Montage Blog

Blog > The Health Care Reform Bill—a quick overview for the busy executive curious about compliance

The Health Care Reform Bill—a quick overview for the busy executive curious about compliance

As featured in - Los Angeles Business Journal

The Health Care Reform Bill—a quick overview for the busy executive curious about compliance

I meet with a lot of employers who ask me to “bottom line this thing” for them.  Often, executives who don’t have time to get into the weeds of the legislation, will see me in their hallways, and take advantage of our time together to ask me some high level questions about their compliance.  It's a big piece of legislation—and certain rabbit holes can be especially ethereal.  However, for the purposes of a general overview, I’ve compiled an “FAQs” of sorts.  If anything here piques your interest, you may want to call your broker/advisors, or at the very least, shoot HR a quick “hey, are we doing this?” email.

First of all—offering insurance.  Technical “employee count” can get a little wonky, but for the most part, you should know if you have 50 employees.  If you are under 50 employees, you have no new requirements to offer insurance.  In other words, the legislation does not impose that requirement upon you.  As was the case in the “pre-ACA world” (aka 2010 and prior), employers will want to consider offering insurance mainly for the purposes of recruitment and retention.  If you do have 50 or more employees at your company, you will probably want to offer insurance.  Obviously “recruitment and retention” can depend somewhat on your industry, but for the most part, an employer choosing to pay the fine is a bad bet.  Not only are you at risk of seeing the higher level talent pool go to competitors, but you will be paying a pretty hefty fine as well.  The fine is not tax deductible, it is indexed every year, and this year’s penalty is $2,160 per year, per person.  You can deduct 30 people from the amount you’re ultimately fined on, but even still, after paying a couple thousand dollars per person to the government in a non-deductible fashion, you’ll probably be feeling a little sting there—let alone any troubles you might see in attracting/keeping top candidates.

So, if you do offer insurance, what type should you offer?  Well, for compliance purposes, you need to make sure the plan is at least robust enough (from a coverage standpoint) by ensuring its “Actuarial Value” is at least 60%.  In addition to the type of plan, you need to be compliant with its “Affordability” –aka how much you deduct from employees’ paychecks to sign up for your plans.  Long story short, you need to have at least one option in your portfolio that is within 9.5% of the employee’s income.  In other words, it doesn’t matter what they ultimately sign up for, and any “higher cost” buy-ups are fine, so long as an option at least existed for the employee to get self-only coverage at a premium that does not exceed 9.5% of his/her income.  Note I said “self-only” coverage—in other words, the legislation doesn’t care how expensive it is to add a spouse or children.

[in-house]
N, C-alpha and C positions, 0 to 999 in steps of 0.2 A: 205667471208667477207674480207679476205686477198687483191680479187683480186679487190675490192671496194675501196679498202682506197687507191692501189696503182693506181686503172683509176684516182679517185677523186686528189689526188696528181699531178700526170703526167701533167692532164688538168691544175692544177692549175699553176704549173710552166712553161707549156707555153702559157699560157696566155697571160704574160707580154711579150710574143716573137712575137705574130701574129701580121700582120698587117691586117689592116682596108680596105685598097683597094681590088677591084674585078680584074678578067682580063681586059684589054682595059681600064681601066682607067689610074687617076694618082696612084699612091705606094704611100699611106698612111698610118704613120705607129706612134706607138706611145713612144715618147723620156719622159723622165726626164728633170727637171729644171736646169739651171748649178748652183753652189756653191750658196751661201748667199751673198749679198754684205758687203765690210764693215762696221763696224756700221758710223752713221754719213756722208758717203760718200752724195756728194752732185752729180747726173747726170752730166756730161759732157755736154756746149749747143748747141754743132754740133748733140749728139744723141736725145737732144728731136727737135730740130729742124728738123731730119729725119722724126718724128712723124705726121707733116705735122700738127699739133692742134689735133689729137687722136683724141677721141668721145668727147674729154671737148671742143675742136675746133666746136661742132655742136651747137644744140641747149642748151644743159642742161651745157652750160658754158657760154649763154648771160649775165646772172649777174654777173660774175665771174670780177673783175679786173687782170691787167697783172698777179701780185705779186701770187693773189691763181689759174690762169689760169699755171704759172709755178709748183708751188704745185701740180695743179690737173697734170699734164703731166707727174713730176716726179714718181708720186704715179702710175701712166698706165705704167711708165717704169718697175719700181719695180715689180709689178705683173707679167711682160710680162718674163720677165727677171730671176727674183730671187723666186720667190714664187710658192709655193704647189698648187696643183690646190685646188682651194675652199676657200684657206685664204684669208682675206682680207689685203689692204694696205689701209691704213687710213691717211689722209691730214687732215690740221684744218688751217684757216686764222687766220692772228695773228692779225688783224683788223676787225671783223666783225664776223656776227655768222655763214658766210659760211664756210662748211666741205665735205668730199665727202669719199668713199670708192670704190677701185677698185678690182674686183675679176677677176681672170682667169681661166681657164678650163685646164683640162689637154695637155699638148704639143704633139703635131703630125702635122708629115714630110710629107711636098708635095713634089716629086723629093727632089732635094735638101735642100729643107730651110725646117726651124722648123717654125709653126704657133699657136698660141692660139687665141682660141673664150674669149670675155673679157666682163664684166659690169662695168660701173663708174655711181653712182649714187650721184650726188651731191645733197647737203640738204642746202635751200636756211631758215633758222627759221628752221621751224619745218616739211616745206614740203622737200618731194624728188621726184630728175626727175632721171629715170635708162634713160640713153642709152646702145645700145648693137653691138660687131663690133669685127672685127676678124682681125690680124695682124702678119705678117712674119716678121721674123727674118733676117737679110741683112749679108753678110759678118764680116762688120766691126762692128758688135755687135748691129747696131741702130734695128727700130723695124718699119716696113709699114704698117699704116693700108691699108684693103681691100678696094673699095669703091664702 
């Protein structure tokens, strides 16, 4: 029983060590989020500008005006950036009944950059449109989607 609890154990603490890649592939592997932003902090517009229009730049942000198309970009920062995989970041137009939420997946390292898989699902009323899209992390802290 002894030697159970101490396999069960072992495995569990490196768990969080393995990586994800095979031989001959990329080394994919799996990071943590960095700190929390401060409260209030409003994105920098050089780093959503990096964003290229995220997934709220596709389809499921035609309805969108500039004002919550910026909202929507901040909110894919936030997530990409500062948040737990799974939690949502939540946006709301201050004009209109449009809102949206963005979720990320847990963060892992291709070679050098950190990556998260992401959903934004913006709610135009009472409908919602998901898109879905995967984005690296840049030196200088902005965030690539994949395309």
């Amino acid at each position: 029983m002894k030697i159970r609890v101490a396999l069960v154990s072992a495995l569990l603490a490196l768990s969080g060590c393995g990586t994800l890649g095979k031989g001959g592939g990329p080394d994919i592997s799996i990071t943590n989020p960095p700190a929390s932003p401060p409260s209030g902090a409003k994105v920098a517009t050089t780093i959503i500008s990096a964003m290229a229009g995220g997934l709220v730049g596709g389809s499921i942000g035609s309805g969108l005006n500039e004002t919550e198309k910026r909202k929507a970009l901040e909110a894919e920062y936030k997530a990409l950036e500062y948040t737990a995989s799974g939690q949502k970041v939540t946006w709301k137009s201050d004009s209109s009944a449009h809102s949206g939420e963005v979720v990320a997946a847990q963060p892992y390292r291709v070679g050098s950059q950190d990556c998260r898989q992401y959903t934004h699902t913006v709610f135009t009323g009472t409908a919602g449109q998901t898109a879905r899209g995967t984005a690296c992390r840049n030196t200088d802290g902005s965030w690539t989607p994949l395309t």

Once you know what type of coverage you’ll offer, and the price points for those plans, you need to know which of your employees you will offer the coverage to.  Most employers have a mix of part time and full time employees, so your overall roster of people will have a division of some people that do get offered insurance, and some people who are told they’re not eligible.  Determining eligibility for the plans is actually pretty complicated, so the only thing I’ll say about this is that you do not want to mess this up.  The most expensive mistake an employer can make would be to pay for insurance, but not get the eligibility correct, because you’ll end up paying the costly pay or play penalty on top of all of your premiums.  Make absolute sure that someone, somewhere at your organization is an expert in tracking employee eligibility.

Those are the main aspect of the employer’s responsibility.  Apart from this, you will want to be sure your reporting is going well.  Most companies are leaning on their payroll vendor, but between them, your benefits advisors, or your HR team, the last piece of compliance you’ll want to check on is making sure your reporting went smoothly. 

This is just enough information to make you dangerous—as I mentioned at the top of the article, there is so much complexity that to dive deeper is really another conversation for another day, but hopefully this overview gets the right conversations started.

View the article online